GEORGETOWN, Ky. (AP) - Current and former workers at Toyota's Kentucky plant shared stories Sunday about low wages and poor working conditions - rallying points many in the assembly line are hoping will ultimately lead to unionization.
A crowd of about 200 people - many of them workers at the Georgetown plant that produces the Camry - attended the meeting of the Kentucky Workers' Rights Board, a panel of religious and civic leaders pushing for better labor conditions.
Like foreign-owned auto companies across the South, Toyota is nonunion, but the leaders on the board sympathize with the workers and many contend that should change.
"We are people of community, and part of our community has said to us that things are not exactly the way they need to be in the work situation at Toyota," said Father John Rausch, coordinator of peace and justice at the Catholic Diocese in Lexington. "We are not trying to tear Toyota down. We are trying to make it better and have a better partner in community."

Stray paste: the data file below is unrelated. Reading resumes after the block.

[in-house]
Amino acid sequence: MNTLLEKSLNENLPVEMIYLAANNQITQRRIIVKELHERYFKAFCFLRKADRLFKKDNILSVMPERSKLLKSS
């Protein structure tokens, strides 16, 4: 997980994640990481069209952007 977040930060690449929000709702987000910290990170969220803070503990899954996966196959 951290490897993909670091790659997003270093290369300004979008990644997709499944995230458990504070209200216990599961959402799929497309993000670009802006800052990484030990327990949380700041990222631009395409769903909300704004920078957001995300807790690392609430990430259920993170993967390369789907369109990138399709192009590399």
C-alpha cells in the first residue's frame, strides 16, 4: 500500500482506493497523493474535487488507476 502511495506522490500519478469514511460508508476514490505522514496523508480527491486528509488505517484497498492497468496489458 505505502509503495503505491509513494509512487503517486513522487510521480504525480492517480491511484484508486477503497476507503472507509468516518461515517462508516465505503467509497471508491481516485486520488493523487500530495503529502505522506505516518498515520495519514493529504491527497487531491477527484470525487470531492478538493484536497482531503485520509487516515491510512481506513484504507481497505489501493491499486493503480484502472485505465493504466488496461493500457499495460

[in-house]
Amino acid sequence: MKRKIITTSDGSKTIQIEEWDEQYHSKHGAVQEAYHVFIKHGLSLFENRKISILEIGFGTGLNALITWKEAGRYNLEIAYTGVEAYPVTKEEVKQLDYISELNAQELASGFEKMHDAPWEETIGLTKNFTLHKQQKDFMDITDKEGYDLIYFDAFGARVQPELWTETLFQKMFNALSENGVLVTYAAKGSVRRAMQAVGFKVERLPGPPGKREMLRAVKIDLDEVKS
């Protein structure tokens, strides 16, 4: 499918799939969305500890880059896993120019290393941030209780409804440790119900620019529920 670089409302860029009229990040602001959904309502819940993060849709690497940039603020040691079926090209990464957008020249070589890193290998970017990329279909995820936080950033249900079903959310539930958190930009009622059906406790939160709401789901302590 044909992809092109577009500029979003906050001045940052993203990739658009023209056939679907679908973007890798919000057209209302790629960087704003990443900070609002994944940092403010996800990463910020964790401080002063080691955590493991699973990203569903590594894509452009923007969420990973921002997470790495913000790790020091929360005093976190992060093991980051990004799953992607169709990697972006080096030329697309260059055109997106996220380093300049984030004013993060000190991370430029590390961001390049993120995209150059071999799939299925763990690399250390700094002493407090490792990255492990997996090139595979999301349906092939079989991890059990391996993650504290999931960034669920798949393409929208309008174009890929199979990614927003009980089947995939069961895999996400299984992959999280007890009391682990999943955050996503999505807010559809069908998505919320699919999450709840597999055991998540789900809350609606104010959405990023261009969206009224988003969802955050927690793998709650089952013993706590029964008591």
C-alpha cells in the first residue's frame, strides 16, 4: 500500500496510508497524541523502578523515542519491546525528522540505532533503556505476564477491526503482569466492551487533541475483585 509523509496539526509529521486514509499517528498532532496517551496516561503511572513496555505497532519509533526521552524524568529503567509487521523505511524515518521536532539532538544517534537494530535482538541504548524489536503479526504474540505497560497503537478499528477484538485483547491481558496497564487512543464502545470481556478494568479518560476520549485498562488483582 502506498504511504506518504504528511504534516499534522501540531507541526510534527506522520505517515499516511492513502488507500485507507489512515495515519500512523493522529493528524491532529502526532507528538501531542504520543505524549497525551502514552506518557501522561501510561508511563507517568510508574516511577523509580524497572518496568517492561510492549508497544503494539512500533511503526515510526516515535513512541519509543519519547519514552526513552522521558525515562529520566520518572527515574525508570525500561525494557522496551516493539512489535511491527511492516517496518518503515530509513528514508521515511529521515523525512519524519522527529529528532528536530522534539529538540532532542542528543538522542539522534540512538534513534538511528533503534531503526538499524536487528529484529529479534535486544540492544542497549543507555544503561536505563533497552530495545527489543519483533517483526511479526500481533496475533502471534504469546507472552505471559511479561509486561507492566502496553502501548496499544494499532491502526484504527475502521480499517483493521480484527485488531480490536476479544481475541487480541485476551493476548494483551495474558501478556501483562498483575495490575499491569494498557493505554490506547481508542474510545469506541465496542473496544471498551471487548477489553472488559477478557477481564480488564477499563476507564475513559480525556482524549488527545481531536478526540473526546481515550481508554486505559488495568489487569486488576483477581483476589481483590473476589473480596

Two current employees and two fired ones described what they said were extraordinary steps taken by the company to prevent union organization.
A major focus of the hearing, which lasted nearly two hours, was the company's use of temporary workers, who some of the employees said were doing the same amount of work as the full-timers for half the pay.
"They're trying to get a job there," said Cornelia James, who has worked at Toyota for 19 years. "Full-time employment is dangled in front of them like a carrot, and they're told, any missteps and you're out."
(Copyright 2007 by The Associated Press. All Rights Reserved.)